Sales of downtown Chicago office properties have risen 48 percent to $1.12 billion this year as investors purchase buildings outside the prime markets of New York, San Francisco and Washington, according to real estate research company Real Capital Analytics Inc.
“As those coastal markets have become really competitive in many cases, and in some people’s views overpriced, more people are moving to Chicago,” Ben Thypin, director of market analysis for New York-based Real Capital, said in a telephone interview. “There’s so much capital chasing high-quality properties in primary markets.”
Read More: http://www.bloomberg.com/news/2011-09-28/tishman-speyer-venture-sells-chicago-tower-for-217-5-million.html
Gramercy Capital Corp., the real estate investment trust whose stock has more than doubled in the past year, may consider a sale of the company after it completes a debt restructuring, said two people familiar with the plan. The shares surged almost 10 percent.
Gramercy, which is working with Wells Fargo & Co. (WFC) and the bank’s Eastdil Secured LLC unit, plans to contact private-equity firms if it pursues a sale, said the people, who declined to be identified because the process is private. TPG and Angelo Gordon & Co. are among the firms that have previously expressed an interest in the New York-based REIT, one of the people said.
“Private-equity firms looking for a publicly traded real estate platform would likely have an interest in Gramercy,” said Ben Thypin, director of market analysis for New York-based Real Capital Analytics Inc. “With the company’s restructuring in place, Eastdil should be able to shop it as an opportunity to create or grow such a platform.”
....Apollo Global Management LLC, Colony Capital LLC and Starwood Capital Group LLC are among private-equity firms that have backed publicly traded REITs. The companies are valuable to buyout firms because they invest in property and loans and have access to low-cost capital through the bond market, Thypin said.
“Publicly traded shares give the firm and its investors more liquidity than they have with their private partnership interests,” Thypin said.
Read More: http://www.bloomberg.com/news/2011-09-14/gramercy-capital-said-to-consider-sale-after-debt-restructuring.html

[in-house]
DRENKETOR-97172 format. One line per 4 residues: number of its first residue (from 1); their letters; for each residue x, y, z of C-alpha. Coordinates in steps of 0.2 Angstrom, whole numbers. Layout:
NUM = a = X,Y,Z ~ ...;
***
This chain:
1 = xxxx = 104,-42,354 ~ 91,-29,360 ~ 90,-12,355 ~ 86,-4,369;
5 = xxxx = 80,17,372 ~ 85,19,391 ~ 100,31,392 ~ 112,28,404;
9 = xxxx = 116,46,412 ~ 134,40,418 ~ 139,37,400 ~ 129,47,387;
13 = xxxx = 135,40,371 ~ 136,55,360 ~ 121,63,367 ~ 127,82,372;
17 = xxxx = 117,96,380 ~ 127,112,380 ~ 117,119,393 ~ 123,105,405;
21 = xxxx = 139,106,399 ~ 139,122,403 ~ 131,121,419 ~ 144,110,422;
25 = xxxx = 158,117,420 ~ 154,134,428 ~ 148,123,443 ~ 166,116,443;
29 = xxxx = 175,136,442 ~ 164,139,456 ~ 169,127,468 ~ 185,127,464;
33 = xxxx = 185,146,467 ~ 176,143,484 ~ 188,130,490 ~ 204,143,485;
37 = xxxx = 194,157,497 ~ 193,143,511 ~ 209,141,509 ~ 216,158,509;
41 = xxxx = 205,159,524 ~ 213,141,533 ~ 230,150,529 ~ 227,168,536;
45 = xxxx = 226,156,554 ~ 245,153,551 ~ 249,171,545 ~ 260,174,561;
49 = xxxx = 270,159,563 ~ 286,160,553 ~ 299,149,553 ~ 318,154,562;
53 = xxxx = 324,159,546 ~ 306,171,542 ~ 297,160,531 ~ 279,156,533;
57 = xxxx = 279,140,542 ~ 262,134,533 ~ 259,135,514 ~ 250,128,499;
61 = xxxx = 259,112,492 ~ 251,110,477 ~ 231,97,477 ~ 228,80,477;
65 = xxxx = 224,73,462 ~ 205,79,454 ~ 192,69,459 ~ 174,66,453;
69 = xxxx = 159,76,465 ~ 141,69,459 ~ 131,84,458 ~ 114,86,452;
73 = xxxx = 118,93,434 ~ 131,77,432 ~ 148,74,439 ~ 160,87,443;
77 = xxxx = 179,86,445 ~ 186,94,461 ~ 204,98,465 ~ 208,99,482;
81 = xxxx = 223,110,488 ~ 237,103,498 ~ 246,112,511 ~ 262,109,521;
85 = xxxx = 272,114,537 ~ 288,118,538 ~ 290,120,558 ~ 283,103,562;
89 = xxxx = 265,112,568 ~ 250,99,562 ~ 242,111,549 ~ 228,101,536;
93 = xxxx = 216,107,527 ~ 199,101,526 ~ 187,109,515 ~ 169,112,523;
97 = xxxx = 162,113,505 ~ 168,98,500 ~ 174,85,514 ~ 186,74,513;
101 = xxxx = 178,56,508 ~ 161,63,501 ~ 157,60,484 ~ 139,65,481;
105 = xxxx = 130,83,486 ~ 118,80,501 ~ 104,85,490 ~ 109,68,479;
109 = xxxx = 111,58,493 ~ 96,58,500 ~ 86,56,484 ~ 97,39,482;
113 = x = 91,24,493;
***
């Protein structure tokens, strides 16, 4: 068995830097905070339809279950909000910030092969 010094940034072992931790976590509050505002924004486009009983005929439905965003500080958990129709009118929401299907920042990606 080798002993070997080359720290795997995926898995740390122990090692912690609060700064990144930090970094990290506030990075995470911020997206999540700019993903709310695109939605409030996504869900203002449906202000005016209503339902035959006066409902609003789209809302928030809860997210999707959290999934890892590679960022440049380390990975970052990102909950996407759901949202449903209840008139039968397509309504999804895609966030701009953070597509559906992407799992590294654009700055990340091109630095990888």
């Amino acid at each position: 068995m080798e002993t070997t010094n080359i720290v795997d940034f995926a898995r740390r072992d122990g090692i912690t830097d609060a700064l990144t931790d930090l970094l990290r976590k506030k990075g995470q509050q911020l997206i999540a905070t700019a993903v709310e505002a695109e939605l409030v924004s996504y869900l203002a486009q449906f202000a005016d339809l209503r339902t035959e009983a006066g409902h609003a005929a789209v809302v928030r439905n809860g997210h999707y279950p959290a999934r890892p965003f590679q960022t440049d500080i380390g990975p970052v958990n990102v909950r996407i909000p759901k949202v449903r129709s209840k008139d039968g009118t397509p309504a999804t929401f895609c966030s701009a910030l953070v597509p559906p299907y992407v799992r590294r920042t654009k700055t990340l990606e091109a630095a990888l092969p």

While construction is not expected to begin at 1045 Avenue of the Americas until early next year, it remains one of a small handful of city projects able to qualify for coveted construction loans. Even so, approximately 1.5 million square feet of office construction was completed last year across New York City’s five boroughs, up from just 350,000 feet in 2009, according to data provided by Cushman & Wakefield. As of January, an estimated 5.6 million square feet of construction was under way.
Besides 1 World Trade Center and 4 World Trade Center — probably the best known of the pending projects — construction has begun or is expected to begin at 250 West 55th Street; 51 Astor Place; Hudson Yards; Brookfield’s Manhattan West; and 20 Times Square, among several others.
“It’s primarily been a financing issue,” said Ben Thypin, the director of market analysis at the research company Real Capital Analytics. “There could have been developers who wanted to build, but they couldn’t find a bank or lender to write them a large enough construction loan at the time. A lot of it also has to do with whether they have a tenant or not.”
Read More: http://www.nytimes.com/2011/09/07/realestate/commercial/new-york-construction-rebounding-despite-tight-financing.html
Gramercy Capital Corp. rose as much as 14 percent after the New York-based real estate investment trust said it agreed to settle $549.7 million in mortgage debt by transferring hundreds of U.S. buildings to lenders.
“What remains of Gramercy may be an attractive acquisition target both for buyers of discounted financial assets and someone looking to acquire a public real estate platform,” Ben Thypin, director of market analysis for New York-based Real Capital, said in a telephone interview. “The company may be an appealing target for private-equity firms with dry powder committed to real estate that they need to deploy.”
It's possible that "they're still affiliated as a separate group, within an umbrella organization," according to Ben Thypin of Real Capital Analytics, who said he had no direct knowledge of the Chetrits' internal structure. "That wouldn't be unprecedented among New York real estate families."
Still, the Chetrits are in some ways better off than other real estate developers.
"They were involved in some pretty profitable transactions during the boom," Real Capital's Thypin said.
He cited the combined $715 million sales of 200 Fifth Avenue and 1107 Broadway in 2007, which a Chetrit-led group had purchased two years earlier for $355 million. Also, the Chetrits sold 1450 Broadway for $204 million in May, after buying it in 2004 with Moinian and other partners for $122.5 million.
"They had a few very good years, so losing a few million here or there in the crash isn't a big deal," Thypin said. "A lot of people have lost much more."
Read More: http://therealdeal.com/newyork/articles/chetrits-deny-split
Ben Carlos Thypin
I am currently the co-founder of Quantierra, the world's first data driven real estate brokerage and investment manager. In my former life as Director of Market Analysis at Real Capital Analytics, I worked with press outlets large and small to provide them with great data and insightful commentary. Here are some of the results of this collaboration. For the rest, please check out the News Archive.